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Moderator or Road Warrior?


By Ron Sellers

Okay, here’s another question for you.  How do you feel about traveling in the morning and moderating in the evening?

This seems to be a significant conundrum – include travel days in the schedule, or collapse it into as few days as possible?

I see advantages to both approaches.  Let’s say you’ve got groups to do in Dallas and Chicago, and you live in Los Angeles.  It’s entirely possible to fly from LAX to Dallas on Monday morning, and moderate that evening, then fly from DFW to Chicago on Tuesday, and moderate again that evening.  If all goes well, the four groups are done in two days (plus another day to get home to LA after the groups).  Less time on the road, fewer hotel, car, and meal expenses, and more time to fit in other travel for other projects, although at the cost of some extremely long and tiring days.

But what if all doesn’t go well?  I was reminded of this a few weeks ago when I was supposed to get from Ft. Wayne to Nashville in the morning, and moderate at night.  Ten inches of snow in Ft. Wayne killed that plan, so I rebooked out of Chicago and drove there to catch a flight.

Which was then delayed by five hours.  Goodbye, groups.  At least my client understood – his flight from DC to Nashville was cancelled and nothing else was available.

With fewer flights (also meaning fewer available seats if you need to rebook), the chances of missing or being late for groups has increased.  Leaving travel days in between groups and arriving the day before means far more options if something does happen, like a cancelled flight, a lost cabdriver, or a fender-bender on the way to the airport.  It also means more time to work while you’re traveling.  But it also turns four focus groups into a Monday-through-Friday trip.

Some decisions are obvious.  Getting from San Francisco to Los Angeles in the morning is short and simple, with a ton of options, so moderating that same evening is a no-brainer.  Getting from Seattle to Tampa in time to do groups the same day is pretty unlikely, so it’s an obvious travel day.  But what about cities that require a 6:00 a.m. flight (after staying up with the client until midnight the night before), or that put you on the ground three hours before the groups start?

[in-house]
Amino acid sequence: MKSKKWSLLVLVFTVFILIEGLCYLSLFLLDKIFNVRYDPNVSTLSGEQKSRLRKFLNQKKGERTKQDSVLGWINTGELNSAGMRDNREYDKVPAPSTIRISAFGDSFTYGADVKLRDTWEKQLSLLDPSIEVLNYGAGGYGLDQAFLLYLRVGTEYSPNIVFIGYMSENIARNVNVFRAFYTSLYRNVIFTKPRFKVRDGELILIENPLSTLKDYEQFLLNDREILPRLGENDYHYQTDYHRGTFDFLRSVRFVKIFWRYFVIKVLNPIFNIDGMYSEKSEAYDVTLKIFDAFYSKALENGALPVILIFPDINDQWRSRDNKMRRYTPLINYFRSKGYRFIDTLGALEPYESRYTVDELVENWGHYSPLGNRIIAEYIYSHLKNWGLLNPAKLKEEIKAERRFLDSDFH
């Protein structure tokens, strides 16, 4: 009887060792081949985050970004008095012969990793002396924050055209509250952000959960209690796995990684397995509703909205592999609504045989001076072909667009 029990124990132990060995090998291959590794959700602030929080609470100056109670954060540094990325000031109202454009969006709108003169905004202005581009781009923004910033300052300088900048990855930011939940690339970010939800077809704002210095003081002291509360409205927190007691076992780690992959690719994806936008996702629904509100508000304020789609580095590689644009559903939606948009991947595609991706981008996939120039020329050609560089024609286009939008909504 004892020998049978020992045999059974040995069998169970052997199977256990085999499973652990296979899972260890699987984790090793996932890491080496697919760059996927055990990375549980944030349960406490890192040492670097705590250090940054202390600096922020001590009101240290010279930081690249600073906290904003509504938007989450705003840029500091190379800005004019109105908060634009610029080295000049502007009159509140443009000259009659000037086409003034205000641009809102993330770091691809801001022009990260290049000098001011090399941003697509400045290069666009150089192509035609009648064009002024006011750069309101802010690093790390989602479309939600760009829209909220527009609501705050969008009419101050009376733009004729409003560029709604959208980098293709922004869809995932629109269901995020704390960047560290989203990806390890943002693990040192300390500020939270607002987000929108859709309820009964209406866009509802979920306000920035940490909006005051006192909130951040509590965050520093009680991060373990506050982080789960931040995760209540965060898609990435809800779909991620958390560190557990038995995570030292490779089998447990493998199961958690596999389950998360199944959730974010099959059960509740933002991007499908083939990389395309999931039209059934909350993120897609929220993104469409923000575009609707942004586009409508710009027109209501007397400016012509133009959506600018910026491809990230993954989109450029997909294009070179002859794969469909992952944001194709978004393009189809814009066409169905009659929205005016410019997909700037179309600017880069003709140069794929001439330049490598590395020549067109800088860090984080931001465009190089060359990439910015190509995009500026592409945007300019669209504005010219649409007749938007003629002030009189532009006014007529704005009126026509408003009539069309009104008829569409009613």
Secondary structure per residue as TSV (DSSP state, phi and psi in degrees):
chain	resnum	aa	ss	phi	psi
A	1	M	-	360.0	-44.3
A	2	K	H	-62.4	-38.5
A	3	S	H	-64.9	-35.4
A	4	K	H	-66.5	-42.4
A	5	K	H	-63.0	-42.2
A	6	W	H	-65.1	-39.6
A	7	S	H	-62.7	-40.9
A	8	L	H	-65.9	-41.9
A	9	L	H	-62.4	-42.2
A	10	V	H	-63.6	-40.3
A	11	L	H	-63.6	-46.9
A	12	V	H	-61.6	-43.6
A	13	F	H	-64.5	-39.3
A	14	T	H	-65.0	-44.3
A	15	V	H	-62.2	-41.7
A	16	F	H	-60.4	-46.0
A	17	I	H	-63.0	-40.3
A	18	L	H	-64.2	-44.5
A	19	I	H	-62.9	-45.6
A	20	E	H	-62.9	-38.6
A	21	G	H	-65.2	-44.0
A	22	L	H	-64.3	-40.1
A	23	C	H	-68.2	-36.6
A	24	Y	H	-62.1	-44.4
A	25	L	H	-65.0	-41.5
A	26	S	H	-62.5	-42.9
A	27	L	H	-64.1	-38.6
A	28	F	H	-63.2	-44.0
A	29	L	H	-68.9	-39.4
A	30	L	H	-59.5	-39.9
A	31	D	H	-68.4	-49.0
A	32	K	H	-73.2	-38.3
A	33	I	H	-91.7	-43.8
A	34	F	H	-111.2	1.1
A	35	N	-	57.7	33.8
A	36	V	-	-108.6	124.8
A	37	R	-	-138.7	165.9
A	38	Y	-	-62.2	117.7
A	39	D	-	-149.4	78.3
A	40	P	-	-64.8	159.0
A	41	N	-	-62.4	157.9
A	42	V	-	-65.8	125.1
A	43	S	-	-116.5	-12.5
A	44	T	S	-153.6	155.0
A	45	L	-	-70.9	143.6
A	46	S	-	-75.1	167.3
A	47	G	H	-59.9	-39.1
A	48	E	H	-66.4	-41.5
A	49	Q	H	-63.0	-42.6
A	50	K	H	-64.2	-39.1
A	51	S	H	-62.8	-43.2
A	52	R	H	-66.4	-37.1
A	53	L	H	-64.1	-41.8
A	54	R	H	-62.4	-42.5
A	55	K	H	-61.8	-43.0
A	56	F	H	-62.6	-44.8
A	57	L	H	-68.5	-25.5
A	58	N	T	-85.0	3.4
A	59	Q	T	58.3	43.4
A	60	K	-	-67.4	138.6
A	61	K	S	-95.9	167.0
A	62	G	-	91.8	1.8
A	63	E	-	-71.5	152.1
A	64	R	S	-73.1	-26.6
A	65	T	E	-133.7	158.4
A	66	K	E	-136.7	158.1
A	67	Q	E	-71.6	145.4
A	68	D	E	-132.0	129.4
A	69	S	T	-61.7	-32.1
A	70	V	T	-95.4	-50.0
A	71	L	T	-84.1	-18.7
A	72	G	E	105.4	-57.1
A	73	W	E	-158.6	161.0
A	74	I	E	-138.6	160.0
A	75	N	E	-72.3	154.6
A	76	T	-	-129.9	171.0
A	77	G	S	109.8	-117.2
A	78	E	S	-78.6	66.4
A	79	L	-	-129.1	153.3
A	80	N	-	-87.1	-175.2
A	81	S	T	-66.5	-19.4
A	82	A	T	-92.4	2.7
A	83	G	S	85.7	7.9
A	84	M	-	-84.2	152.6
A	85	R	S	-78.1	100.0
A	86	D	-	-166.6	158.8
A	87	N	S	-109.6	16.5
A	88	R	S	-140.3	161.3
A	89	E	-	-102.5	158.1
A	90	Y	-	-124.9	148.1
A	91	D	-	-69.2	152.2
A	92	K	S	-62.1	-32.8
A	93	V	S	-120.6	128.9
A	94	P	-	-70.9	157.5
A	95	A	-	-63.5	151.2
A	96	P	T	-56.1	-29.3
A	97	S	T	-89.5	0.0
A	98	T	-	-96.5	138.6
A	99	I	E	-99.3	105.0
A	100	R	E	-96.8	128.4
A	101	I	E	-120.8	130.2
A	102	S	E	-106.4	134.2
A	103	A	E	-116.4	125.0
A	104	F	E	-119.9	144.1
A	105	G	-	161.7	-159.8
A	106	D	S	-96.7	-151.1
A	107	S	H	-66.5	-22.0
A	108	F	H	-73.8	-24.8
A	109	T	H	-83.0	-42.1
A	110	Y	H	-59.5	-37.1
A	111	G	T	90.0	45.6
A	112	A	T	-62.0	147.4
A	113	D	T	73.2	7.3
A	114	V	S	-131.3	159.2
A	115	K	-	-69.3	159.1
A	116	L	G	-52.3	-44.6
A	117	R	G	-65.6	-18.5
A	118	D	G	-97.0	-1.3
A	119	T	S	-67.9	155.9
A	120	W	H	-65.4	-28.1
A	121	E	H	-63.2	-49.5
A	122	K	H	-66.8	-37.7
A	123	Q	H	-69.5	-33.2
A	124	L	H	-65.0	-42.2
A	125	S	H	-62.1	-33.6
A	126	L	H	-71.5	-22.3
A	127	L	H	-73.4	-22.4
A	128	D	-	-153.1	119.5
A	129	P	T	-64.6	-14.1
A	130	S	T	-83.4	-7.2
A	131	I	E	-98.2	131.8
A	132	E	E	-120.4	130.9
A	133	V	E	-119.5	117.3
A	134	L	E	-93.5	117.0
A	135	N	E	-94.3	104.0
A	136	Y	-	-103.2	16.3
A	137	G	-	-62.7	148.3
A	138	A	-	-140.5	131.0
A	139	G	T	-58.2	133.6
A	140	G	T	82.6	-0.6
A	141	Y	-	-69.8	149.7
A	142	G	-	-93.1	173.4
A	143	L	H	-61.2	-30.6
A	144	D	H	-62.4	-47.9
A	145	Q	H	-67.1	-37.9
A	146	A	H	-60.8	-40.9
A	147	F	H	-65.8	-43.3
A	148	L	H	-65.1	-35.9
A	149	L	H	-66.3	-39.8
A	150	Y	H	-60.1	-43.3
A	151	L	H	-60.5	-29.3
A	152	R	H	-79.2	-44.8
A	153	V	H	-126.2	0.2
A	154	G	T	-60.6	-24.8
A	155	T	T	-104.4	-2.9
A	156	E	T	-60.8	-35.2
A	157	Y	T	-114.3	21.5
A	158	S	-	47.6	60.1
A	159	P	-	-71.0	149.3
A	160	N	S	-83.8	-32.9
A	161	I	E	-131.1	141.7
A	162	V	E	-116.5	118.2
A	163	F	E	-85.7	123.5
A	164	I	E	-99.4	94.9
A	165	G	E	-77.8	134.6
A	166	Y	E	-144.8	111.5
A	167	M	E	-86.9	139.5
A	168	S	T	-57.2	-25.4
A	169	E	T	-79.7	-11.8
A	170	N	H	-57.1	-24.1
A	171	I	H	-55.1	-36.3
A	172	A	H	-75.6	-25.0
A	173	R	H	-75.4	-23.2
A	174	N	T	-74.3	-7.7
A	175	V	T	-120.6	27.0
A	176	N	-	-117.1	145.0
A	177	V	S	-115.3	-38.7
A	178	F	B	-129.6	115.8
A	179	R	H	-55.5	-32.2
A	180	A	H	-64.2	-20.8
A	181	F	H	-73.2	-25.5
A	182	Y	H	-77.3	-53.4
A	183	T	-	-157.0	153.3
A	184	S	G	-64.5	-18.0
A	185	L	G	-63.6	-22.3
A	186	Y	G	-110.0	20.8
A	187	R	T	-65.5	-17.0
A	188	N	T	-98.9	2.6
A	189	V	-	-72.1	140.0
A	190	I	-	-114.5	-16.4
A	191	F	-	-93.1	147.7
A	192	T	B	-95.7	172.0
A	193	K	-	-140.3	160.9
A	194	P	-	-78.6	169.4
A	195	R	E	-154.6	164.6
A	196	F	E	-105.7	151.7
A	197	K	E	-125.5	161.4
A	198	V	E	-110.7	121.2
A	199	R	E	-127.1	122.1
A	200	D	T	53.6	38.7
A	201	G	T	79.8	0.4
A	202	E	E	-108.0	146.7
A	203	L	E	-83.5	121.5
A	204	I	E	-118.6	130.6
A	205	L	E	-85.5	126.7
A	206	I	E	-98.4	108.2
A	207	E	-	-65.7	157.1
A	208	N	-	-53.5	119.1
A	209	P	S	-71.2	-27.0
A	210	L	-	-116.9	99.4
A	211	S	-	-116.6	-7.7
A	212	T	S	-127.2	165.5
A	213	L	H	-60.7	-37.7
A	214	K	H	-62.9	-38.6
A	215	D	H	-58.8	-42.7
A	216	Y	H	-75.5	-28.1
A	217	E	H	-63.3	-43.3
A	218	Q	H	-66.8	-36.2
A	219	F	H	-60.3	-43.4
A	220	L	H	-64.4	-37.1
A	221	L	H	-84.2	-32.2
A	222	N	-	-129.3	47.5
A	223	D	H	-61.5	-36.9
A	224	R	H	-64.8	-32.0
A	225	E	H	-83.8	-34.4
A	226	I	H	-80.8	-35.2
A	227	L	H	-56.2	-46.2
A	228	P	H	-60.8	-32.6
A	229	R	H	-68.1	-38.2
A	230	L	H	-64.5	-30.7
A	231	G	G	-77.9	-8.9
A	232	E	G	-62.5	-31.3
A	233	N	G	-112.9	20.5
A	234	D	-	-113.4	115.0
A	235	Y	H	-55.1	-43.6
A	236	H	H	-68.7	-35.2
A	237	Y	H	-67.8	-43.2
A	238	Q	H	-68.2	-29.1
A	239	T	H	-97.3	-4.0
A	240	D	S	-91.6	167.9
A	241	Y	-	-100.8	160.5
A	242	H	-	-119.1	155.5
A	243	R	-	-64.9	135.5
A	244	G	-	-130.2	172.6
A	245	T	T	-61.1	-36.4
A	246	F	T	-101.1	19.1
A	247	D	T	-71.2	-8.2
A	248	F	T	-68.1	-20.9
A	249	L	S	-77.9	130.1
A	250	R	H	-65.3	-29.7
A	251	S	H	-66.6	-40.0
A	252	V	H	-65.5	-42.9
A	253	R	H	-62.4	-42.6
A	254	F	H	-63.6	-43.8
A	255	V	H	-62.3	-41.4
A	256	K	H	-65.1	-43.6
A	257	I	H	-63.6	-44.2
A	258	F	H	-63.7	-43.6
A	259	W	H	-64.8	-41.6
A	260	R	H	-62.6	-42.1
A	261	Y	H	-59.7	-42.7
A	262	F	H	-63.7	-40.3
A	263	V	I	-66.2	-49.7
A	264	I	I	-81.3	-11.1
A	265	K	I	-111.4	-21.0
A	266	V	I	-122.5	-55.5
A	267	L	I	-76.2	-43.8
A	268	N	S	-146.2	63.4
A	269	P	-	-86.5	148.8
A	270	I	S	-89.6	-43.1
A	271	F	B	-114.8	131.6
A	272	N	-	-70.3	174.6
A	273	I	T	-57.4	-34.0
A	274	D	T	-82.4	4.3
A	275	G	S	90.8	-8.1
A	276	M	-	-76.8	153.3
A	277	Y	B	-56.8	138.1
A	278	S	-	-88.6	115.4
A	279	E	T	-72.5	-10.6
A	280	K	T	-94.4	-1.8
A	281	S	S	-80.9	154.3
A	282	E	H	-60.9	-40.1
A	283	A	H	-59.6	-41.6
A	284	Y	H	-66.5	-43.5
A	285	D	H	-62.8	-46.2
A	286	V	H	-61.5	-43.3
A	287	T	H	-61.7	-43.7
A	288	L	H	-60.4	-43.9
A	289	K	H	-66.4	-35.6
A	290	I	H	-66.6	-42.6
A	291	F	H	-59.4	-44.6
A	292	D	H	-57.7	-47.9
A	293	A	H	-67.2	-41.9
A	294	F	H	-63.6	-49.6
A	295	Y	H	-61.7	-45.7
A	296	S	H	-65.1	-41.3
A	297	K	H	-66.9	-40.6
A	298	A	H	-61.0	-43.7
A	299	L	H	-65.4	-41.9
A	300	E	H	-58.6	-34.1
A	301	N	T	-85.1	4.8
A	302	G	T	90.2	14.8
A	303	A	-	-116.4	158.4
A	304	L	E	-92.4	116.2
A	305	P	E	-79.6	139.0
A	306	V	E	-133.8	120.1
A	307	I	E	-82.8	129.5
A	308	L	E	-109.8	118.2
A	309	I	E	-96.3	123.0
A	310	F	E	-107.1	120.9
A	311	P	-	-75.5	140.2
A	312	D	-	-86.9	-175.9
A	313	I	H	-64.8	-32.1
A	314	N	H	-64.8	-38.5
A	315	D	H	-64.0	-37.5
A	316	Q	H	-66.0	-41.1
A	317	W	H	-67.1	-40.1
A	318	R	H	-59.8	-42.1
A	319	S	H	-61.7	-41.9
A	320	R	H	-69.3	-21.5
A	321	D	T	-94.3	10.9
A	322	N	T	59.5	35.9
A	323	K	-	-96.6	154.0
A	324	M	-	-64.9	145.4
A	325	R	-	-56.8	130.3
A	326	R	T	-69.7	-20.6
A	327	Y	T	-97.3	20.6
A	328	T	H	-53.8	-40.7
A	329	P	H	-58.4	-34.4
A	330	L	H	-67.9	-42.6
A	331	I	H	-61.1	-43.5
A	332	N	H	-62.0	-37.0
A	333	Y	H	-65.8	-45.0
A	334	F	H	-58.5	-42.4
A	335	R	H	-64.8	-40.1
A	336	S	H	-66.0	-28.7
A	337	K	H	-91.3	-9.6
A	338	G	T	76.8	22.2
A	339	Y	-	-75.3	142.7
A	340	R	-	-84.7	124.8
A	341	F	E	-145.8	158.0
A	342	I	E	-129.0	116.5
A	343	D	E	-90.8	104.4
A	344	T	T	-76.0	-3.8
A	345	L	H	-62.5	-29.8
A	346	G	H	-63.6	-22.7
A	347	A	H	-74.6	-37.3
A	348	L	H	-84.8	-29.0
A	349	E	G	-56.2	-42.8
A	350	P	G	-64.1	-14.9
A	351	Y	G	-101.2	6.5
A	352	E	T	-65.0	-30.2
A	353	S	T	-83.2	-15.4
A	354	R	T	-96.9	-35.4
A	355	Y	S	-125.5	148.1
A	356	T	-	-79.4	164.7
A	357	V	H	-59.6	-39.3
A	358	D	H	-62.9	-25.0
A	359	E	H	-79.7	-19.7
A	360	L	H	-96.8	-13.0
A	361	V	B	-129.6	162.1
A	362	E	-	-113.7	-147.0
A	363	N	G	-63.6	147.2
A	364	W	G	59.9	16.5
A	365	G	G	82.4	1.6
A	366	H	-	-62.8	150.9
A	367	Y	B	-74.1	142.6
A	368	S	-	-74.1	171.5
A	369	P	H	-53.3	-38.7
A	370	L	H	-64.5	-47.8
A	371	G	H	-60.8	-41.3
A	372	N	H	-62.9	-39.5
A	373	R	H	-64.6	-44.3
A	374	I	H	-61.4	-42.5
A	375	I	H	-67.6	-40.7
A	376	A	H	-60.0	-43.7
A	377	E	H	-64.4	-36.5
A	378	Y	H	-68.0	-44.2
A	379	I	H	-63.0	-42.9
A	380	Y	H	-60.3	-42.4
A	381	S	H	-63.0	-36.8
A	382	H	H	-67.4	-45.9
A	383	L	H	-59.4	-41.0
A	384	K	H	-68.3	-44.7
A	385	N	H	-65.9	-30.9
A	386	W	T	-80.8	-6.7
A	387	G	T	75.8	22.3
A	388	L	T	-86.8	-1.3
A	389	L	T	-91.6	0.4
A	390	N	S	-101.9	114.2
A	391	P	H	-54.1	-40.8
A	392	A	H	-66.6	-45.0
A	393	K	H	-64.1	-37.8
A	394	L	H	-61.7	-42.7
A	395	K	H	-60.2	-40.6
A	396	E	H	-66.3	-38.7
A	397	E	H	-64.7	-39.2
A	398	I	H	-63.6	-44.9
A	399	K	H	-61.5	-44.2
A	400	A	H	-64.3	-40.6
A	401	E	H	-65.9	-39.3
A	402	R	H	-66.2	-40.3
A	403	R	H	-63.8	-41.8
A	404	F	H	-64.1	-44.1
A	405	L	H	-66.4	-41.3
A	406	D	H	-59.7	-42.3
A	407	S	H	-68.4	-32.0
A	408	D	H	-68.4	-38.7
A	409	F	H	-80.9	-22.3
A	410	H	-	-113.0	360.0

I’d really love to get perspective from moderators, as well as from those of you on the client side, actually paying for the project.  What’s your policy on this issue, and why?


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One response to “Moderator or Road Warrior?

  1. This is a great post, Ron! It raises a point that sometimes gets lost as we try to save on travel time/cost and jam pack our schedules with groups. I’ve come to realize a couple of things about traveling the same day of the group. 1) It can be done with minimal stress levels if you arrive around noon, and your group isn’t until 5 or 6. Cutting it closer could be problematic. 2) It can depend entirely on time zones. On one project, my clients were flying from New Jersey to Vancouver. They arrived late the night before the groups (so that they could get a full day at the office in before traveling), but the groups lasted until 10pm, and everyone was still experiencing jet lag. The clients were beyond exhausted.

    Sometimes the night before just isn’t enough- maybe it’s the afternoon before. On a recent trip, I had an early morning group in Chicago. I booked a flight the night prior to the group, and the flight was cancelled, leaving me with one early morning option (and my only hope) to

    I have also learned to make special considerations when flying in and out of O’Hare…on-time flights are rare!

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